What is a Lasting Power of Attorney (LPA)?
We all hope to go on running our lives for as long as we can, but need to plan ahead for a time when we may need help in making decisions.
A Lasting Power of Attorney is a legal document where you appoint one or more people (the attorney) to act on your behalf, in circumstances where you no longer have capacity to make decisions yourself. You can decide who you appoint, what powers they have and specify any wishes you want followed.
Having a Lasting Power of Attorney in place can avoid the expense and the potential difficulties of Court of Protection Deputyship if you later need someone to act on your behalf.
- There are two types of LPA:
- Property and financial affairs
- Health and welfare.
Under a property and financial affairs LPA, your attorneys can make decisions on your behalf such as buying and selling property, opening and closing bank accounts, dealing with your investments, managing your day to day finances, and claiming benefits and pensions. This type of LPA can be used at any time, even if you still have capacity. In those circumstances, it should be used by your attorneys with your consent.
A health and welfare LPA can only be used if you have lost capacity to make health and welfare related decisions. It enables your attorneys to make decisions about where you should live, the type of care you receive and day-to-matters such as your daily routine, diet, visitors and the social activities which you participate in. If social services are involved in decisions about where you may live and your care in the future, then it can be particularly helpful to have an attorney who is authorised to make decisions of this type for you. Your attorney can also give consent to or refuse medical treatment on your behalf if you give them this specific authority. This could include making a decision as to whether or not you receive life-sustaining treatment in certain circumstances, giving you peace of mind that someone you trust and is aware of your wishes, is acting on your behalf. If you choose not to give your health and welfare attorney this particular authority then decisions about life-sustaining treatment would be made by the doctors and other professionals overseeing your care at the time, in your best interests and subject to any Advance Decision you may have made.
You can create both types of LPA or just one type and not the other. Ensuring an LPA is in place will mean that decisions can be made quickly and by someone you trust if you ever lose capacity.
How do you go about putting a Lasting Power of Attorney in place?
A Lasting Power of Attorney is an extremely important document and requires careful preparation and sound legal advice. Download our complete Lasting Powers of Attorney pack containing comprehensive information and the relevant forms.
Who can be appointed as an attorney?
You can appoint a friend, a relative or a solicitor as your attorney and they must be over 18. As with deputyships, our trust corporation, the Thomson Snell & Passmore Trust Corporation can act as a professional attorney.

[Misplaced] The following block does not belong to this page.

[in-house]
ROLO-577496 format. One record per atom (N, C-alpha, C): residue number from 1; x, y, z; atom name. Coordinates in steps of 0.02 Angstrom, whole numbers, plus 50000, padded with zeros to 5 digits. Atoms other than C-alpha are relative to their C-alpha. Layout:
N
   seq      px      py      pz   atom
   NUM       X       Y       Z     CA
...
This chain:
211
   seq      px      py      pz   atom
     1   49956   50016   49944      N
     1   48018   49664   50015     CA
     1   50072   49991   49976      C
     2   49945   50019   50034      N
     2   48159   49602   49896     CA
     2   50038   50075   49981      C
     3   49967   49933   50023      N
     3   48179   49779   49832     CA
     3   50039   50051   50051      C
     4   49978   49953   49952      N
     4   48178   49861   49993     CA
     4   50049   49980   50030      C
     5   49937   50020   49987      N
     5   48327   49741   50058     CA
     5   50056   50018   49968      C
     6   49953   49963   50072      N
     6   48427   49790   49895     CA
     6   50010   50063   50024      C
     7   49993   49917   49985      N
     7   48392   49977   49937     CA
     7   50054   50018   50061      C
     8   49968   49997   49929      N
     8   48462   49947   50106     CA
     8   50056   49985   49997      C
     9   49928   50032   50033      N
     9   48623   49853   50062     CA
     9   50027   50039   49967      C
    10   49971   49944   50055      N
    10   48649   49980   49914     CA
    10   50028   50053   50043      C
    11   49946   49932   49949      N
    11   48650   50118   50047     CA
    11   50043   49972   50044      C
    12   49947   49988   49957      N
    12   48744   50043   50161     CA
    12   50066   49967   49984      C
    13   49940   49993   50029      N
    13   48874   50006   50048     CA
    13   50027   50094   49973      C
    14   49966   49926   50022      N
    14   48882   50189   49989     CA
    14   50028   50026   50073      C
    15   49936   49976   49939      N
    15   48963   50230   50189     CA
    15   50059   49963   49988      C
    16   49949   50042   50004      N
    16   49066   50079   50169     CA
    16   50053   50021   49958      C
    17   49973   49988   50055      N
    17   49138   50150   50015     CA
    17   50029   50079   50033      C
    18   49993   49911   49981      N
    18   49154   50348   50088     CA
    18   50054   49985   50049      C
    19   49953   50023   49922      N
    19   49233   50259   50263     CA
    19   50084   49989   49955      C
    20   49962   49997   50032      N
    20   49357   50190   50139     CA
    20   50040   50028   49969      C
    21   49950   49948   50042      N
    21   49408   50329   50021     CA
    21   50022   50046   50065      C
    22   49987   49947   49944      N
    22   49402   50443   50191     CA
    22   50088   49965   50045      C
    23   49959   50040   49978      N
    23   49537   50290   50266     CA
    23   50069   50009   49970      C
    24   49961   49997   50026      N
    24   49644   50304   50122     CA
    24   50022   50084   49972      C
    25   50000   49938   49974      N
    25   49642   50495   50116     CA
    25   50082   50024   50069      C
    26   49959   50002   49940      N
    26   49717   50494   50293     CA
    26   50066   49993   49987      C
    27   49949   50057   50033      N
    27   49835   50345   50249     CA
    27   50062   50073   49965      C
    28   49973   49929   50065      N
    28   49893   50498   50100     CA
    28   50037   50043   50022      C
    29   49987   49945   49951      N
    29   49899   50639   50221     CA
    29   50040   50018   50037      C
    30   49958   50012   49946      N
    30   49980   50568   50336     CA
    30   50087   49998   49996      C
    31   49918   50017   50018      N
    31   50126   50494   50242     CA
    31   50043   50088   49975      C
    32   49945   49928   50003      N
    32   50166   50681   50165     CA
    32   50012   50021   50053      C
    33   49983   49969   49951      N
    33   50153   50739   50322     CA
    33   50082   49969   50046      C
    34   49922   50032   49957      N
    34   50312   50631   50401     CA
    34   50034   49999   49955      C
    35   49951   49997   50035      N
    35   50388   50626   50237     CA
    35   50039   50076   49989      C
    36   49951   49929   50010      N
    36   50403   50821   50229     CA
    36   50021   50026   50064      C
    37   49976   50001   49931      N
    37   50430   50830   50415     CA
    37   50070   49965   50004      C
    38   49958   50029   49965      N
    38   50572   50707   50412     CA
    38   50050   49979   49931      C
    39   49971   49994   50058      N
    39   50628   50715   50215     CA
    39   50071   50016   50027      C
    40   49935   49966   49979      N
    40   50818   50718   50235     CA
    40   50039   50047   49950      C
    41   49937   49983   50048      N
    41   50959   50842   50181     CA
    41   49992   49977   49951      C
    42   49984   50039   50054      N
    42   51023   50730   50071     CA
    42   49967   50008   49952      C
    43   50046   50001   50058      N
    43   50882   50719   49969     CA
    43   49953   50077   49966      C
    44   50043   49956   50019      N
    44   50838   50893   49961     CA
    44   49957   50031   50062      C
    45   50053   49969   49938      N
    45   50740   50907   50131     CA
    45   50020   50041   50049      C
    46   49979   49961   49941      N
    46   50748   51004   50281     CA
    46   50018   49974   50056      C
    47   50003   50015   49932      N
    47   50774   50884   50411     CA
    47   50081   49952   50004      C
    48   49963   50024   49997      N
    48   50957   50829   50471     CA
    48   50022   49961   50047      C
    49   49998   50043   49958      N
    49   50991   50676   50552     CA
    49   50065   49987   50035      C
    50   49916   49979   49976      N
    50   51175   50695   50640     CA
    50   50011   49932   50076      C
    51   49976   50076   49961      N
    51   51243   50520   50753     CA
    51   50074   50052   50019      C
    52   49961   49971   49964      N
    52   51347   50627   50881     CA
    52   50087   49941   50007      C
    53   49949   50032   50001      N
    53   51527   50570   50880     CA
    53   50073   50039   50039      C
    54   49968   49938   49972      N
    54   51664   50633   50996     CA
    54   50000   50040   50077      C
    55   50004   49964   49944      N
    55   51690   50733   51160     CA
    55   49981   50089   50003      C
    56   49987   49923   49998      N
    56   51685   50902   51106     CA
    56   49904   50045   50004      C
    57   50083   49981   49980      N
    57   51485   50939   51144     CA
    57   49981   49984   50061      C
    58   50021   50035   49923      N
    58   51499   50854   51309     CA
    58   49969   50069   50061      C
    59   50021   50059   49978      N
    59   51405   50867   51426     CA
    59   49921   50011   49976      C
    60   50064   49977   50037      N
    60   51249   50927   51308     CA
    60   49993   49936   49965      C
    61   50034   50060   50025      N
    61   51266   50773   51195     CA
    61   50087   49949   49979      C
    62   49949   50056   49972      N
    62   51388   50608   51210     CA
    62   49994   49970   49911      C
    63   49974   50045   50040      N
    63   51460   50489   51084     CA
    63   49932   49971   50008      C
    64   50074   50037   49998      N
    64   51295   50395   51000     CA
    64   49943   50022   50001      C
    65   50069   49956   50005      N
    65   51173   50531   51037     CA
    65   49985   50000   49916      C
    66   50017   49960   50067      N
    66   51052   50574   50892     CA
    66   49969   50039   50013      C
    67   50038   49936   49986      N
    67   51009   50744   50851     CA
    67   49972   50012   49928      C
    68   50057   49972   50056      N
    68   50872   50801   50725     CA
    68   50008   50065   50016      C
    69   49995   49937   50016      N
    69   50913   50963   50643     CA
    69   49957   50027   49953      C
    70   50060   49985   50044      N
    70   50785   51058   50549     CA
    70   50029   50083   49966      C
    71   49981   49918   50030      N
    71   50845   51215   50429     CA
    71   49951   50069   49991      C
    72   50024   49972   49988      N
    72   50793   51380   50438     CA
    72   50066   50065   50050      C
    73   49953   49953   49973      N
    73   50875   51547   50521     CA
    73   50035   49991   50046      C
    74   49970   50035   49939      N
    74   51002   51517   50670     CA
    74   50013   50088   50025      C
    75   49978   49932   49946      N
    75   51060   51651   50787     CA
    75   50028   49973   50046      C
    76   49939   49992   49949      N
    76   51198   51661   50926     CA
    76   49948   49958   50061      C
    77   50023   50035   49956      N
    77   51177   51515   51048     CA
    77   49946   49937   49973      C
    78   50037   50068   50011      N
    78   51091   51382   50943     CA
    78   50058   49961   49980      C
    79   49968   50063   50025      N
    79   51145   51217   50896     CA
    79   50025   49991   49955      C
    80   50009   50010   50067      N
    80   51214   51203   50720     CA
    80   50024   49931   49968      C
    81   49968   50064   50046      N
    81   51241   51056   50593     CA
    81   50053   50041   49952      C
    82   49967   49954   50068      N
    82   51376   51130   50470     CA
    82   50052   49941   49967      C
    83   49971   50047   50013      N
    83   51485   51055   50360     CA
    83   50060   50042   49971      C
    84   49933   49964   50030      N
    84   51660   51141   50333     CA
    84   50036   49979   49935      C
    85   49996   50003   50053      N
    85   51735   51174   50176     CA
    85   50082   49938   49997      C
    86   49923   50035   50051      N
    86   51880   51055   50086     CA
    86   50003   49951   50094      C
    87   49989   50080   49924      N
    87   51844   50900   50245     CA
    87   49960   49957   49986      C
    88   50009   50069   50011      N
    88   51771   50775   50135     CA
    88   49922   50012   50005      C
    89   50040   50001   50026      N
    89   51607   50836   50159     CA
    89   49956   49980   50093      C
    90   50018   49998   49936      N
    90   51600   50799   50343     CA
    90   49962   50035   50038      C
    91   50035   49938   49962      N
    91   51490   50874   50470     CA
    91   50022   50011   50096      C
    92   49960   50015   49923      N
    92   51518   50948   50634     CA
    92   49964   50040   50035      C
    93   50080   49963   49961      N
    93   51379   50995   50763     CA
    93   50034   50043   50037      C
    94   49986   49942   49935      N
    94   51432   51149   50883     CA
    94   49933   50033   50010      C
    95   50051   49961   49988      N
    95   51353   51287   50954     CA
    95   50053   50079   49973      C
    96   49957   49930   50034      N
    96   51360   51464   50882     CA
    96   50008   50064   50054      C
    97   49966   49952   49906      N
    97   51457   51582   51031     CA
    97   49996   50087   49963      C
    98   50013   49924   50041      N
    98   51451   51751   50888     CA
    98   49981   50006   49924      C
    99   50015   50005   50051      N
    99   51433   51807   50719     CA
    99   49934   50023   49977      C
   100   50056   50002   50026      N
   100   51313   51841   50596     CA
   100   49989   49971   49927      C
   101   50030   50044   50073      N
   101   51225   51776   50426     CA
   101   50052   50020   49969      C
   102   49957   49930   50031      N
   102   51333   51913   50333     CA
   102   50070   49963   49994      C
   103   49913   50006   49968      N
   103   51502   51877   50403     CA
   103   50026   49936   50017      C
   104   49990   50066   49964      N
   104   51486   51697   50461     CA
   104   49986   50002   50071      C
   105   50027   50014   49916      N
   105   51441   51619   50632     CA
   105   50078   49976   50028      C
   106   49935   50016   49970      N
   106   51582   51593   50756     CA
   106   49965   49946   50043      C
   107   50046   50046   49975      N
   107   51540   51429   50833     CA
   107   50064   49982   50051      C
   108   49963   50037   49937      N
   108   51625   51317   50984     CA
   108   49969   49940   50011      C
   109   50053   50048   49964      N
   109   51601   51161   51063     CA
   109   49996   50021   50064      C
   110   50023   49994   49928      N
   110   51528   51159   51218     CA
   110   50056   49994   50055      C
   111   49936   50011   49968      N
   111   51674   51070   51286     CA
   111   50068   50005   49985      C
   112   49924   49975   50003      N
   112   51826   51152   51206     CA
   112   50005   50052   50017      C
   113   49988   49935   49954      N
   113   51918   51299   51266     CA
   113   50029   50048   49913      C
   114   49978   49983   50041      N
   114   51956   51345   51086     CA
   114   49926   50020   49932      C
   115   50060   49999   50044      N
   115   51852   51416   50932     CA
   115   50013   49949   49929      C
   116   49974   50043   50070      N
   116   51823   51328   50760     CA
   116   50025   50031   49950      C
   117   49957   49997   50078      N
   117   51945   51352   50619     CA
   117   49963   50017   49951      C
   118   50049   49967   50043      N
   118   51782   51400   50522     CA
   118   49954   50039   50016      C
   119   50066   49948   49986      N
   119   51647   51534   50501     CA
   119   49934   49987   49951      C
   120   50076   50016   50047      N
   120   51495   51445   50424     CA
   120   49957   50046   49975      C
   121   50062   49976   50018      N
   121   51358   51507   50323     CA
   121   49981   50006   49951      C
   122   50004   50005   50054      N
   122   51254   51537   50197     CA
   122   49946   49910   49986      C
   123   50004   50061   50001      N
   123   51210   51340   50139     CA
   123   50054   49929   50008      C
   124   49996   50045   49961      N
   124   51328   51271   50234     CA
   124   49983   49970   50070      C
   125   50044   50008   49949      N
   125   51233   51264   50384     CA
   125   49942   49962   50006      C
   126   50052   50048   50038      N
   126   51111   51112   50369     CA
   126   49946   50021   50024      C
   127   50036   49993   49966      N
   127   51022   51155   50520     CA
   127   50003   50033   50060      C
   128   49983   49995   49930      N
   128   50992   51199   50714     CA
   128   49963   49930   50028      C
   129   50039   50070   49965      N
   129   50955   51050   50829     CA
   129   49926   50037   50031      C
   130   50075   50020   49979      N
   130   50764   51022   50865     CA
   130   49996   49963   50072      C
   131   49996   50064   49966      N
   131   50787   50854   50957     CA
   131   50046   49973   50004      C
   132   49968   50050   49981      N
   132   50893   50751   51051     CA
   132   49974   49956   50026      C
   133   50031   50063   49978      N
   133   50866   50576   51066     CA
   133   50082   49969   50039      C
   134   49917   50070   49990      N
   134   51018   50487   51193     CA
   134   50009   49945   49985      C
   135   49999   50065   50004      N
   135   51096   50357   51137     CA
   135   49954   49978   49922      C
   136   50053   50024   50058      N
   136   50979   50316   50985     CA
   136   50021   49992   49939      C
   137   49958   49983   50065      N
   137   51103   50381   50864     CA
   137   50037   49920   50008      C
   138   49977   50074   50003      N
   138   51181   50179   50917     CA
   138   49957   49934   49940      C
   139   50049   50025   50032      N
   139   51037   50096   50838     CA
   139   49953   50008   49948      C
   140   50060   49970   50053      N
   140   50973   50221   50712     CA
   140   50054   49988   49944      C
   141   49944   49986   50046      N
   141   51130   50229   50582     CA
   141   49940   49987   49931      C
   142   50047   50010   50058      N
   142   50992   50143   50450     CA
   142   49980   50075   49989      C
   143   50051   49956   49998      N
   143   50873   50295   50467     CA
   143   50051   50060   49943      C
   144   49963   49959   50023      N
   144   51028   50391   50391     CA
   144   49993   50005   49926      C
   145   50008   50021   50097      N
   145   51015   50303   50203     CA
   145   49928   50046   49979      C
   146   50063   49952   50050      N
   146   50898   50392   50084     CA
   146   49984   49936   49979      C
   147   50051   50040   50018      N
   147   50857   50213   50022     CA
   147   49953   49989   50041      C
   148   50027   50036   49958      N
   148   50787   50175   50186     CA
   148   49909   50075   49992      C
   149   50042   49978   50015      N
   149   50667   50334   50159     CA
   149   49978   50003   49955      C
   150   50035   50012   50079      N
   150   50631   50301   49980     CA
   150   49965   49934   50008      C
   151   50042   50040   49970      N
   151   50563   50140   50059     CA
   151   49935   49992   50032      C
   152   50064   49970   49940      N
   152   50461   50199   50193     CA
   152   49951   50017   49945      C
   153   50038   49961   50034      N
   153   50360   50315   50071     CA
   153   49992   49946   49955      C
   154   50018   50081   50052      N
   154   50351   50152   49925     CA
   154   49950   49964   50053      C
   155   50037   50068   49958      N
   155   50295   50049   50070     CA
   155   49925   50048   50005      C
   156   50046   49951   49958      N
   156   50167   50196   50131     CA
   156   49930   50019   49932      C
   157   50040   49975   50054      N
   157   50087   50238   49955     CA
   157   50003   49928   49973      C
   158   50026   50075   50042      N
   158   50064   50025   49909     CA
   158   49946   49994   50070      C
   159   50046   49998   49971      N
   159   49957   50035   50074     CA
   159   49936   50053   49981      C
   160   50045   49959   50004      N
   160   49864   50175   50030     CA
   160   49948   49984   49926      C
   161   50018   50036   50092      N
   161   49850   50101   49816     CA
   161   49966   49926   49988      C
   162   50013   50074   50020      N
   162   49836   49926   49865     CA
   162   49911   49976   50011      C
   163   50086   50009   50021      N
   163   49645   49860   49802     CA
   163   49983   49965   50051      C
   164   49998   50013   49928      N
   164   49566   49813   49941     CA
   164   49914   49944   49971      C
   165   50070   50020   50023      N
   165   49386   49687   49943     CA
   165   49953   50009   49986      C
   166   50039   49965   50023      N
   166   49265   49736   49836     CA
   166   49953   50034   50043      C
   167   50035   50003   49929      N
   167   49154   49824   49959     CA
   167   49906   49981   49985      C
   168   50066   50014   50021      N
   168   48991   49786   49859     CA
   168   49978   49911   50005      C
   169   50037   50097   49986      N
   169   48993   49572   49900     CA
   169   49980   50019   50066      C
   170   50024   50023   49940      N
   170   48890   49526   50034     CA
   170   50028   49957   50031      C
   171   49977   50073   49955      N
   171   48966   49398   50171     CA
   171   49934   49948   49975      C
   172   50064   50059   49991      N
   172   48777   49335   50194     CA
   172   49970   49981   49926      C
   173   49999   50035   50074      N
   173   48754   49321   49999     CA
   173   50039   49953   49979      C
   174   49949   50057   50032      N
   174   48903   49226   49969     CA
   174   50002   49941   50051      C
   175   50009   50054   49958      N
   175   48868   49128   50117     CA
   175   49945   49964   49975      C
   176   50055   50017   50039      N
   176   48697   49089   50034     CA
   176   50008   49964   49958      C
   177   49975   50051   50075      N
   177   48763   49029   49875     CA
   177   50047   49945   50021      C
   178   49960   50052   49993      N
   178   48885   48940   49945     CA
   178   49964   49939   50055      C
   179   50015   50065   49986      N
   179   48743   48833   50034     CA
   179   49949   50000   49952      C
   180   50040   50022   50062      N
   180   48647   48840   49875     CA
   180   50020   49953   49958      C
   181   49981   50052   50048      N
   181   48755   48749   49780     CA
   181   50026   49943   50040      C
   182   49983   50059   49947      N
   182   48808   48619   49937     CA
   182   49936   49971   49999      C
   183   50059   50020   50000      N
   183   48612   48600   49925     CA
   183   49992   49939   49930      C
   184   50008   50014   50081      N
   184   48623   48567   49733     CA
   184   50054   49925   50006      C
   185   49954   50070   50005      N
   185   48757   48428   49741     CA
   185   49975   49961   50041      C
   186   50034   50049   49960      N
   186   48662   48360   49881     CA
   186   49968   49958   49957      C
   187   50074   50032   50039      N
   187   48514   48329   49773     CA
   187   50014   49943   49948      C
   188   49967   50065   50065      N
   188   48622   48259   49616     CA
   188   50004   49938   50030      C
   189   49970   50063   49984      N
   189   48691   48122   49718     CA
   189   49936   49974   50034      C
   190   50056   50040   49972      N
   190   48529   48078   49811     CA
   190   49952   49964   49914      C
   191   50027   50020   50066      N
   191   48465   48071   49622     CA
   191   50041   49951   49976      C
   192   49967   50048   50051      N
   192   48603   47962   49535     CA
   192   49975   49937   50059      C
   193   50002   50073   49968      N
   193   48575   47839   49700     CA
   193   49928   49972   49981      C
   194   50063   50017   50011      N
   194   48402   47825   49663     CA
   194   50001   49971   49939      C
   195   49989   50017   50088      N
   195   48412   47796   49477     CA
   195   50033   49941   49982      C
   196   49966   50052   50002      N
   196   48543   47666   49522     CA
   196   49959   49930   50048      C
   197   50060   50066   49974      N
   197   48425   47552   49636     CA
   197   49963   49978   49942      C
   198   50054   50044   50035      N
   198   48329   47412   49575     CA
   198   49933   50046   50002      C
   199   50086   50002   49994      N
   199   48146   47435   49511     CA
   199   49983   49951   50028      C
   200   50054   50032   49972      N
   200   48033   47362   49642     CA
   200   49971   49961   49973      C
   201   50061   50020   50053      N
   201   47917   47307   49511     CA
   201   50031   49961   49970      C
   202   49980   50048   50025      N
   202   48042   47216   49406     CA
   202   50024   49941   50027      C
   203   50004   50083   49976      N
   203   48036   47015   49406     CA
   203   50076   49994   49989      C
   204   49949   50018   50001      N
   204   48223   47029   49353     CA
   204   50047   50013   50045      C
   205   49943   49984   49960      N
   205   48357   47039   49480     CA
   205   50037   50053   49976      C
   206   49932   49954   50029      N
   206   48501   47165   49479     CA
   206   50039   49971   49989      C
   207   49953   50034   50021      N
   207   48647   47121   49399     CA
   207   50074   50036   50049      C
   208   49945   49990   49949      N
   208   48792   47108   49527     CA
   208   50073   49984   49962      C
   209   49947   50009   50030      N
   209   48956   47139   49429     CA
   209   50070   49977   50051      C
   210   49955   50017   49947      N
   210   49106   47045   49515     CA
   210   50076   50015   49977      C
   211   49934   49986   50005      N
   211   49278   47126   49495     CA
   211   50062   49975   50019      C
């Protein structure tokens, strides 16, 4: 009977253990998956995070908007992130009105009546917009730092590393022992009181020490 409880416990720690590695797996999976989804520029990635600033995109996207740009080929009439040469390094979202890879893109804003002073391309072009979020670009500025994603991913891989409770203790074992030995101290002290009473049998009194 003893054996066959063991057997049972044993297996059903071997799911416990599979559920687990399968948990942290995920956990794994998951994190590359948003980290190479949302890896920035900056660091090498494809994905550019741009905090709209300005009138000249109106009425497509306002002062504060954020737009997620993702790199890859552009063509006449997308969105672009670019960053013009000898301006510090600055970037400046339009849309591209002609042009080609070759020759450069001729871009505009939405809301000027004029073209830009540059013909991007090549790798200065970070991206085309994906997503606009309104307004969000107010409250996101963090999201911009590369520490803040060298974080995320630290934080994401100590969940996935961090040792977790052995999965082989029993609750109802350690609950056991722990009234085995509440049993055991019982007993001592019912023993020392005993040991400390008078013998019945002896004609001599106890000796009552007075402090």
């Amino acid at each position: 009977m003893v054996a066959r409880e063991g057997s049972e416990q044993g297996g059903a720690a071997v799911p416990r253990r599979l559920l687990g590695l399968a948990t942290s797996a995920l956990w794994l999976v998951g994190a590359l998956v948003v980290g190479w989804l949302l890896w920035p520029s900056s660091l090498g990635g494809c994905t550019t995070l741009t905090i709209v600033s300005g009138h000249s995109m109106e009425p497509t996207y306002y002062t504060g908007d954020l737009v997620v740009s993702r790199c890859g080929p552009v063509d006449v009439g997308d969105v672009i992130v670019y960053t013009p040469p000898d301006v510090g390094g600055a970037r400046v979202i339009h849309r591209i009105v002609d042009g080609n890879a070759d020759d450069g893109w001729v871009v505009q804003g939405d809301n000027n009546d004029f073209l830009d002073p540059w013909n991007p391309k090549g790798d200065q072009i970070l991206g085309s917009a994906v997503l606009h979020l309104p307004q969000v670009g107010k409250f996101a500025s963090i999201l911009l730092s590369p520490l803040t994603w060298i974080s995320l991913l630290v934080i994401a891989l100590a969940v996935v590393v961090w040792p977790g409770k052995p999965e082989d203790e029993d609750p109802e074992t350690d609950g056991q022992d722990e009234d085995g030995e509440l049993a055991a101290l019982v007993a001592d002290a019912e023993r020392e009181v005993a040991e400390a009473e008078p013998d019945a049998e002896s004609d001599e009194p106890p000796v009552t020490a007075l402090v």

How many attorneys can I appoint?
You need to appoint at least one attorney and up to a maximum of four. If you choose more than one, you will need to decide whether you want your attorneys always to act together (a joint appointment) or whether they can also act separately (a joint and several appointment). A joint several appointment is the most flexible option. You can also choose to appoint a replacement attorney if your first choice is unable to act for any reason.
What are the attorneys duties?
Your attorney has formal legal duties and must follow the principles set out in the Mental Capacity Act 2005 and the Code of Practice. Your attorney must act in your best interests and take account of your wishes, feeling and beliefs.
You can apply conditions and restrictions on the use of the LPA and can also include guidance as to how you would expect your attorney to act.
How our Court of Protection solicitors can help with a Lasting Power of Attorney
- Advise on all aspects of a Lasting Power of Attorney, including the capacity required to make it, and the options available
- Deal with the registration process (without which a Lasting Power of Attorney cannot be used)
- Provide guidance to attorneys where they are involved in creating or acting under a Lasting Power of Attorney
- Manage objections and disputes over the appointment or conduct of attorneys
- Assist attorneys with applications to the Court of Protection for statutory wills, gifts, and the appointment of trustees.
Our Court of Protection expertise
- We have one of the largest specialist Court of Protection teams in the country, offering a personal and tailored service that few firms undertaking this work can provide
- Our specialist Court of Protection solicitors give straightforward practical advice and deal with matters sensitively
- Our lawyers are highly regarded experts, with many years of experience between them and regularly receive direct referrals from solicitors, barristers and other professionals.
Call us to arrange an initial consultation. We will clearly explain the options and the processes involved with the Lasting Power of Attorney and the Court of Protection.